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Children's Literature Reviews
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The journal of Ben Uchida, citizen 13559, Mirror Lake Internment Camp
by Barry Denenberg.
New York : Scholastic Inc., 1999.
156 p. : ill. ; 20 cm.


"Ben Uchida is a fictional character, created by the author, and his journal is a work of fiction"--Copr. p.
Twelve-year-old Ben Uchida keeps a journal of his experiences as a prisoner in a Japanese internment camp in Mirror Lake, California, during World War II.

Best Books:

Adventuring with Books: A Booklist for PreK-Grade 6, 13th Edition, 2002 ; National Council of Teachers of English; United States
Eureka! California in Children's Literature, 2003 ; Book Wholesalers, Inc.; United States
Middle and Junior High School Library Catalog, Ninth Edition, 2005 ; H.W. Wilson; United States
Middle And Junior High School Library Catalog, Supplement to the Eighth Edition, 2001 ; H.W. Wilson; United States

Awards, Honors, Prizes:

Jefferson Cup Award, 2000 Series Worthy of Note Virginia

Curriculum Tools:

Link to Discussion Guides at Scholastic
Link to Discussion Guides at Scholastic

Reading Measurement Programs:

Accelerated Reader
Interest Level Middle Grade
Book Level 5.2
Accelerated Reader Points 4
Accelerated Vocabulary

Lexile, MetaMetrics, Inc.
Lexile Measure 850

Reading Counts-Scholastic
Interest Level 3-5
Reading Level 6
Title Point Value 6
Lexile Measure 850


Todd Morning (Booklist, December 15, 1999 (Vol. 96, No. 8))
This book in the Dear America series explores the forced internment of Japanese Americans during World War II. Beginning with the attack on Pearl Harbor, the fictional diary of Ben Uchida captures the hysteria that spread through the West Coast as Japanese Americans suddenly found themselves the focus of anger and suspicion. Soon Ben and his family are stripped of their possessions and separated. Ben's father is sent to a camp in Montana. Ben and his mother and sister are sent to a camp in desolate Mirror Lake, California. The journal describes the boredom and banalities of life at Mirror Lake, while references to barbed wire, armed guards, and watch towers serve as grim reminders that Ben is in an American concentration camp. Yet, this story is not polemical. Ben isn't a poster child for past wrongs. Instead, he comes across as a real kid, coping with anger, resentment, confusion, and fear. Historical notes put the World War II internment in the context of a long history of prejudice against Japanese Americans. Category: Middle Readers. 1999, Scholastic, $10.95. Gr. 5-8.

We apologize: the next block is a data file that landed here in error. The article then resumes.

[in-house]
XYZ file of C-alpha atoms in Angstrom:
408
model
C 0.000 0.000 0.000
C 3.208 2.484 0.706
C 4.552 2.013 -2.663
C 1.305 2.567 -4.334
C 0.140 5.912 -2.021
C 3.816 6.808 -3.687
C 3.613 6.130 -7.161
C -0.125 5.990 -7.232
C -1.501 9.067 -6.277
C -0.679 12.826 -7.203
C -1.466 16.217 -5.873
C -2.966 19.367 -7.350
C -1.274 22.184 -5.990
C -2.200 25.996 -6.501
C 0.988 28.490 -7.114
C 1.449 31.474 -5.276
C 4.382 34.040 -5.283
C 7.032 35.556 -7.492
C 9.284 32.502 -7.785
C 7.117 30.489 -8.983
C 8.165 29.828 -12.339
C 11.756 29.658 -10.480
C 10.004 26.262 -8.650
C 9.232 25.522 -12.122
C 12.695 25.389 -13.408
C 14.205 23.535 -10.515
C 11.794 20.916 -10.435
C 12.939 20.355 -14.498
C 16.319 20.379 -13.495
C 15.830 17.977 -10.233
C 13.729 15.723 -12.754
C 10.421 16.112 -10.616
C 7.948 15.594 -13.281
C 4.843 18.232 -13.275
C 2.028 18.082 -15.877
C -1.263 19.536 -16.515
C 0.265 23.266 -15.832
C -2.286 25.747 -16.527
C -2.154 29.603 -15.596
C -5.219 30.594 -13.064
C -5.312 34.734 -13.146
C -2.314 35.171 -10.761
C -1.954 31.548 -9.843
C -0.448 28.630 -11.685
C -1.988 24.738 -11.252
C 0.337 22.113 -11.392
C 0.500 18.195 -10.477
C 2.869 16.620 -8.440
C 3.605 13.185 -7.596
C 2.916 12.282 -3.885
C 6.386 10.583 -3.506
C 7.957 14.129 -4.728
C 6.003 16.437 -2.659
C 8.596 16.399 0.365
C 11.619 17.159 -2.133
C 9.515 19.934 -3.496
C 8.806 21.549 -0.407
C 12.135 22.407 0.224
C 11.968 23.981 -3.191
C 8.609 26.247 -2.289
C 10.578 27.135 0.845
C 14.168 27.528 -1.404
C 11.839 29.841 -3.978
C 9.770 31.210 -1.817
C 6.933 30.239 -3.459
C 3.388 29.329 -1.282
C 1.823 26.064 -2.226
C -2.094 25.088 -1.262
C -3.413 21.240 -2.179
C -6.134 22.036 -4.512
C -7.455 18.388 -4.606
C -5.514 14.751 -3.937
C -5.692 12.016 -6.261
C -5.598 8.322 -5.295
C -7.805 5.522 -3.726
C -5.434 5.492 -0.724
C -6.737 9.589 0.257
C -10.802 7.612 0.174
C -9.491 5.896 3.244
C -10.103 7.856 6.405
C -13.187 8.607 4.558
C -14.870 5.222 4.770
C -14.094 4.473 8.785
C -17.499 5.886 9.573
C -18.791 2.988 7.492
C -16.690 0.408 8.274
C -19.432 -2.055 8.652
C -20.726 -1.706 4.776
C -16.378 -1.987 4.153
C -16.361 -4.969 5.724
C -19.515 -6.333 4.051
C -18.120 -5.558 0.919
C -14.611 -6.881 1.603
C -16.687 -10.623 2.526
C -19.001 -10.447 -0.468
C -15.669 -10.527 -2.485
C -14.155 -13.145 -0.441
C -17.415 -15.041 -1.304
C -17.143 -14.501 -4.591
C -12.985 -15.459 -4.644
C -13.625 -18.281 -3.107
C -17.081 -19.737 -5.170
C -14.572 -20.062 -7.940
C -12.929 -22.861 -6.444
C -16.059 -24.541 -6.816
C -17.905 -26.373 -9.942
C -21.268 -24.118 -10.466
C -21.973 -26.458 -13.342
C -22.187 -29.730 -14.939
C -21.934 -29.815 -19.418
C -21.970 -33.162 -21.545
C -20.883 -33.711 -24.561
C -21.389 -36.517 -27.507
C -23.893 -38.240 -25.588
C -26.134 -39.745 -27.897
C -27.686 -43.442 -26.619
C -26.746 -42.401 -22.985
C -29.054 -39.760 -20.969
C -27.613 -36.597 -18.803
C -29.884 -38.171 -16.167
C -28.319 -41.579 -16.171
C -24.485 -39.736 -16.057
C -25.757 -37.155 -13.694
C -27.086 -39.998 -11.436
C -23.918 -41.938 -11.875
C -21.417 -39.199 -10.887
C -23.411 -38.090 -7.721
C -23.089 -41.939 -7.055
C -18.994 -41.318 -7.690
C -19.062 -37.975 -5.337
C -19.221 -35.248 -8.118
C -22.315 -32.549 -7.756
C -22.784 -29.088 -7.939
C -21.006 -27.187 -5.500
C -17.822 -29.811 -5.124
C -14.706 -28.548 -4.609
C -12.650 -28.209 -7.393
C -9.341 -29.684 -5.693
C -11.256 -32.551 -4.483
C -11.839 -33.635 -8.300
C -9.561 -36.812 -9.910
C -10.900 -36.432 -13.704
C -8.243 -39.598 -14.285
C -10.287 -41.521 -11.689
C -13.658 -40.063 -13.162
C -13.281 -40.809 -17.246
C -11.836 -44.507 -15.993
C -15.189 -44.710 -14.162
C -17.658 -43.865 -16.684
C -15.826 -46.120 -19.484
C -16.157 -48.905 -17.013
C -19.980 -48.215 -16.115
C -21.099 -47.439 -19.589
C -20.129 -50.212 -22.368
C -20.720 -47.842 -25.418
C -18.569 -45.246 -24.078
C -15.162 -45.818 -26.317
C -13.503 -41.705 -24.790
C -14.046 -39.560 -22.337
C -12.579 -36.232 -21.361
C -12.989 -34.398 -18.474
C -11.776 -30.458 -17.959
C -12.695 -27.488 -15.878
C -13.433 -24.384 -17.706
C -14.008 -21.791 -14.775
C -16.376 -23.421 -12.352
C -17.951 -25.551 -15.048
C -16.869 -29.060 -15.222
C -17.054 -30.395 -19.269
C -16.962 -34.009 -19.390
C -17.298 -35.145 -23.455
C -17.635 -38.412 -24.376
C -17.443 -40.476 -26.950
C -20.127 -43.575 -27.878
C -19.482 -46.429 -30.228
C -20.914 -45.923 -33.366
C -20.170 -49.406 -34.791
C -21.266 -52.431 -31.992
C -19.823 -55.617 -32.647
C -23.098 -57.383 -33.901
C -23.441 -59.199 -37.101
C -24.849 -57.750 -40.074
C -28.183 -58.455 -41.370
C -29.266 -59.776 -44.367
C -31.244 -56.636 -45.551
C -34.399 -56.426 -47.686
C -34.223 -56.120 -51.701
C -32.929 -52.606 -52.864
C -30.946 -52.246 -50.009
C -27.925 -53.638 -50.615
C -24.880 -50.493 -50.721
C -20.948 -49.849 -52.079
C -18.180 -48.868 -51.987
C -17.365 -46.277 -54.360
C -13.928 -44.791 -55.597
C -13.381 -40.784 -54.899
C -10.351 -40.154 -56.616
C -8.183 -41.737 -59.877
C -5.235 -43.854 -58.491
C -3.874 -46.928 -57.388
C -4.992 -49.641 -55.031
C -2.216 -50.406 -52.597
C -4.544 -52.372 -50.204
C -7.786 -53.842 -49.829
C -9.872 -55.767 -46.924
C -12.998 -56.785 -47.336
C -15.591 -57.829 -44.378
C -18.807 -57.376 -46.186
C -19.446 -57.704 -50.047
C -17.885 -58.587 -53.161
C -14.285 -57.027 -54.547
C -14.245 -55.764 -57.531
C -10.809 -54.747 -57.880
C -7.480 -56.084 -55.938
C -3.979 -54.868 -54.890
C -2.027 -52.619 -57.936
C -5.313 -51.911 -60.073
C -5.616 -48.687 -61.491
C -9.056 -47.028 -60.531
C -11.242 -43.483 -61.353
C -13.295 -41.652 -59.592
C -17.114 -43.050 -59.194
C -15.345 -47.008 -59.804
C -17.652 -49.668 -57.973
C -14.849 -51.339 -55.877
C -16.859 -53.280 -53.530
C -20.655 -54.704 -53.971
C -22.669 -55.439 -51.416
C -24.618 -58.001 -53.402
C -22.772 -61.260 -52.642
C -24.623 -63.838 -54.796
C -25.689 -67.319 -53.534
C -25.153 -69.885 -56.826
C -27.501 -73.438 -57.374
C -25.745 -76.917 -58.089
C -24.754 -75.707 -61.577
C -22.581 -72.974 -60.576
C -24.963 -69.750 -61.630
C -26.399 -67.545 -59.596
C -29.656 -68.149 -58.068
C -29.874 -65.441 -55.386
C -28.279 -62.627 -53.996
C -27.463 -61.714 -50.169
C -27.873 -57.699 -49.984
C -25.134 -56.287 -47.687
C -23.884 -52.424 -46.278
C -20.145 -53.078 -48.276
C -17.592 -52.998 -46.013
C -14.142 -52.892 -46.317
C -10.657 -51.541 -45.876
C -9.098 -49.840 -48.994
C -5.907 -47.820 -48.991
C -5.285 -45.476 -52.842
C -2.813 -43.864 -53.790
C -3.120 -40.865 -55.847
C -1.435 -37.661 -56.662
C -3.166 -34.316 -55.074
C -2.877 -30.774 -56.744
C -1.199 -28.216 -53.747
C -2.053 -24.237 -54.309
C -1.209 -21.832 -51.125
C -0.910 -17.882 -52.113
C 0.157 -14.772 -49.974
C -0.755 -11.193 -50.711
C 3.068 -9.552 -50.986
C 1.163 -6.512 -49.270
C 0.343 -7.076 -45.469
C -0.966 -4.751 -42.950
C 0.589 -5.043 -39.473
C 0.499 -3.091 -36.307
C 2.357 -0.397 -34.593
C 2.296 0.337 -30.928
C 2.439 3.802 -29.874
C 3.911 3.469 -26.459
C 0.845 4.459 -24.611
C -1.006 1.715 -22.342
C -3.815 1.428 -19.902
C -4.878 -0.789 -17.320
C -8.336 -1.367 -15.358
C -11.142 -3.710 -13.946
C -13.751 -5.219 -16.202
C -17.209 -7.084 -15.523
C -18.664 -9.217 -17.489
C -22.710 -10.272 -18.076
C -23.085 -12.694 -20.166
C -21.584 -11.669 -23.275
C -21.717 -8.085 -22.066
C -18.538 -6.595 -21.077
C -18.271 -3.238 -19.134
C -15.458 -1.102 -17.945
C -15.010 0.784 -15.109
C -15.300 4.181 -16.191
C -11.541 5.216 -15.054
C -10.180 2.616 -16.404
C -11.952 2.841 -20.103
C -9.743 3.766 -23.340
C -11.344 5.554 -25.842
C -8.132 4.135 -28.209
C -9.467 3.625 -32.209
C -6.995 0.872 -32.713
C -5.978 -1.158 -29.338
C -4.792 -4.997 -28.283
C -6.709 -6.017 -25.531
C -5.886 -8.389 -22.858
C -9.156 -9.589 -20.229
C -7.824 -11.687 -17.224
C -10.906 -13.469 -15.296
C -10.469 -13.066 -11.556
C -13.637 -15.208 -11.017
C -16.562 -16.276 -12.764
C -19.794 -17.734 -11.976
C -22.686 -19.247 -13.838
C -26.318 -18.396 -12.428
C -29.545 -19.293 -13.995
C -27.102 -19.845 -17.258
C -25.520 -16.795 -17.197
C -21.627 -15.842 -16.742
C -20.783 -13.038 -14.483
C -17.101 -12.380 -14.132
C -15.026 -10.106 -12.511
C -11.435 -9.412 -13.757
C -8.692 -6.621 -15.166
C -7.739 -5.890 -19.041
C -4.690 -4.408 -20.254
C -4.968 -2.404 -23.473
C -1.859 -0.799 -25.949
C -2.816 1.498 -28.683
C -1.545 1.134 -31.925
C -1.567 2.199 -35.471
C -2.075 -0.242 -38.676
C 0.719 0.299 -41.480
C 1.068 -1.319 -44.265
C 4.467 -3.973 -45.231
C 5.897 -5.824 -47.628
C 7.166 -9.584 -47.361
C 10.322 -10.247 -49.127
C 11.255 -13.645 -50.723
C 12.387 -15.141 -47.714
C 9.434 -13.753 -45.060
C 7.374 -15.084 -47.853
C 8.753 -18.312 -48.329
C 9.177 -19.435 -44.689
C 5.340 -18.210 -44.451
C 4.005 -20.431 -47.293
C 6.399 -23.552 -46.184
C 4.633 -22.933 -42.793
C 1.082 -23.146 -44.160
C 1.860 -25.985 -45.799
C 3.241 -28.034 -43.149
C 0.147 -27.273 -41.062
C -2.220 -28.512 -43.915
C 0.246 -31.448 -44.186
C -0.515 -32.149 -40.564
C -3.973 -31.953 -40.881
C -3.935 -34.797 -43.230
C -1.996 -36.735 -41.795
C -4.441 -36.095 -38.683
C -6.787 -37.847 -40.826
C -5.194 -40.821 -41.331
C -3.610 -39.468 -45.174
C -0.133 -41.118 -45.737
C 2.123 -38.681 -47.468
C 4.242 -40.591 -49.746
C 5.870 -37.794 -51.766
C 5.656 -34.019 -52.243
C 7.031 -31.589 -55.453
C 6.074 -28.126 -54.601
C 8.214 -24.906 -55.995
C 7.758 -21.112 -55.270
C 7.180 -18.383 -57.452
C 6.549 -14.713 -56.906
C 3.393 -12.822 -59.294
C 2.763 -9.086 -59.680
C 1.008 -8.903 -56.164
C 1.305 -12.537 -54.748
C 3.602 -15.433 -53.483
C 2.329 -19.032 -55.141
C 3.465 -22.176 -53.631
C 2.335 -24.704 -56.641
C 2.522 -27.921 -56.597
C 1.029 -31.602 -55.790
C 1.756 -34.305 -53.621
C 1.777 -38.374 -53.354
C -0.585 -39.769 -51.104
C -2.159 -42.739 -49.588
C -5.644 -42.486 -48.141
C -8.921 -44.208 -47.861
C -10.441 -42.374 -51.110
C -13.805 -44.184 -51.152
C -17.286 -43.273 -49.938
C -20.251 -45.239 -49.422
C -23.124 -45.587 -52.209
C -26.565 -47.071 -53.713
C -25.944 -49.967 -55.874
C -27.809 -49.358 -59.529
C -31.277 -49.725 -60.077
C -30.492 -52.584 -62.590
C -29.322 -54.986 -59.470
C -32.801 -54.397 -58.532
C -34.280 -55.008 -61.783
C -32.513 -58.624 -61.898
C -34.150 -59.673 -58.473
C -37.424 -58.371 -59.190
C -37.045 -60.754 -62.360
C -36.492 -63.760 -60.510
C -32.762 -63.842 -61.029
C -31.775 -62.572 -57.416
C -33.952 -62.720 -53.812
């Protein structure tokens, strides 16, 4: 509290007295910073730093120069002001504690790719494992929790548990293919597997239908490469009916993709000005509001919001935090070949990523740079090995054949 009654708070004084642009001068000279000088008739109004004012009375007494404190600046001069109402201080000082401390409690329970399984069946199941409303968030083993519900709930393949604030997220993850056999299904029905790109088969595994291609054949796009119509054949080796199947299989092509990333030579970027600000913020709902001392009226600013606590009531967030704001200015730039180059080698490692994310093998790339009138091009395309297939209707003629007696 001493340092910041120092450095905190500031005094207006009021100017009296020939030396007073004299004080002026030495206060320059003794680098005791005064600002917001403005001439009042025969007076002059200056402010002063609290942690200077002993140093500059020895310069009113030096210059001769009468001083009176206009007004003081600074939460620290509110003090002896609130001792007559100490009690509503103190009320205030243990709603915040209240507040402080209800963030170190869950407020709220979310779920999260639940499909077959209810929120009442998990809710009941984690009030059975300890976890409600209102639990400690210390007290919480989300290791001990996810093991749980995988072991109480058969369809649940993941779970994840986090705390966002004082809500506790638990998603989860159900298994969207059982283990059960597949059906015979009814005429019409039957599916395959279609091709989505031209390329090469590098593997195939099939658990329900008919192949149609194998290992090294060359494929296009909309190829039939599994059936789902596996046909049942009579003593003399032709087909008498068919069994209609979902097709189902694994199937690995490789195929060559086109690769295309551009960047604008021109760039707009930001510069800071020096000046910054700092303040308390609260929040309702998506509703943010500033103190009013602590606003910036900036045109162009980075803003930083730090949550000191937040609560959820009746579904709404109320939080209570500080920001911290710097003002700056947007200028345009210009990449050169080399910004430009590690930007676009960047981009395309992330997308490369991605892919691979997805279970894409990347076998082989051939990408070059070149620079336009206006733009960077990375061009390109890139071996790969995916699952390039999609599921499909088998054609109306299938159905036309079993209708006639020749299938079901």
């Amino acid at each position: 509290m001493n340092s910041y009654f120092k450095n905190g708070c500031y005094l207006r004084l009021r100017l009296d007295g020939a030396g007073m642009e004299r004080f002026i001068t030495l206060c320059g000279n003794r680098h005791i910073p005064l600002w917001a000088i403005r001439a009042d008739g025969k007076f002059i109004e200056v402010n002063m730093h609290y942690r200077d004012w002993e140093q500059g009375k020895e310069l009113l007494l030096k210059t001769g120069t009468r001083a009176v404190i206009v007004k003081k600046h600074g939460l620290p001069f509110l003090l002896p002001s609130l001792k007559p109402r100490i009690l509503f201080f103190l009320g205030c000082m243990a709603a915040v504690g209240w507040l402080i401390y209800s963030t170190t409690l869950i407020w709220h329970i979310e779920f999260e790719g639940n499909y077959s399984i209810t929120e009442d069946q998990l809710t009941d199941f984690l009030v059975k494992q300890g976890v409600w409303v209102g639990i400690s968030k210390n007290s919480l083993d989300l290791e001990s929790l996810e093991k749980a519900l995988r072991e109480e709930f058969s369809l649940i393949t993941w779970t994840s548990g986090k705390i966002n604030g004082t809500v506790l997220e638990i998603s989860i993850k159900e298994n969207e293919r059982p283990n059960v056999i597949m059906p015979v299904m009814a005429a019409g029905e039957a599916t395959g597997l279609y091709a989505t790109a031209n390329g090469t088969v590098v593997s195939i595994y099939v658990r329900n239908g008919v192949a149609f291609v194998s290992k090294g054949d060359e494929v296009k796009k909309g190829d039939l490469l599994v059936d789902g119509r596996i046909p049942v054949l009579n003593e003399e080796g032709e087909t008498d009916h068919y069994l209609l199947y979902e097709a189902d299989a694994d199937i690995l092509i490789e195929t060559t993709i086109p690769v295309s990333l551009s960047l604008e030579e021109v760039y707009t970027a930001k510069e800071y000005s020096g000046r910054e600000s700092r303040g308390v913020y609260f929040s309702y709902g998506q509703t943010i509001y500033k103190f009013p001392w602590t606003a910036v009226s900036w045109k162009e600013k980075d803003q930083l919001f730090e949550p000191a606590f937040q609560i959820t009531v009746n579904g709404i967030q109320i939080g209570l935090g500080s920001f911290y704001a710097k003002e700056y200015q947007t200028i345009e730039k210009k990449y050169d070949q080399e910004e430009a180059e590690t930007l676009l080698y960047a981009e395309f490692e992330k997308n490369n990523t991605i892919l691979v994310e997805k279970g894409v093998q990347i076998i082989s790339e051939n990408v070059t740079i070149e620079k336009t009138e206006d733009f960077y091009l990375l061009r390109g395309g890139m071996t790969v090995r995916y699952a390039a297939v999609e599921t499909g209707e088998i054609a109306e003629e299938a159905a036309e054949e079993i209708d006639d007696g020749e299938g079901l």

Sharon Salluzzo (Children's Literature)
In the spring of 1942, on order from the United States government the Uchida family, and all families of Japanese ancestry, were transported to concentration camps in the United States. Before he left, Ben's best friend gave him a notebook to keep a journal. Ben keeps his promise, and the reader becomes privy to his thoughts, impressions, and the occurrences at the camp for one year. Bitterness and bewilderment intermingle as Ben tells how he, his mother and sister must share a room with another family and stand in line to use the lavatory, take a shower and eat their meals. The reader feels Ben's sense of betrayal with the way the American government treats them. Part of the "My Name Is America" series, this story is fiction, but may be based on real people and events. The historical note and photographs provide background for a fuller understanding of this time in America. With more careful editing, the June dates would have been in proper journal order. 1999, Scholastic, $10.95. Ages 9 to 12.


My name is America


Japanese Americans--Evacuation and relocation, 1942-1945 Juvenile fiction.
Japanese Americans--Evacuation and relocation, 1942-1945 Fiction.
World War, 1939-1945--United States Fiction.
Diaries Fiction.
LanguageCall NumberLCCNDewey DecimalISBN/ISSN
English (eng) PZ7.D4135 Jn 1999
98040956 [Fic]
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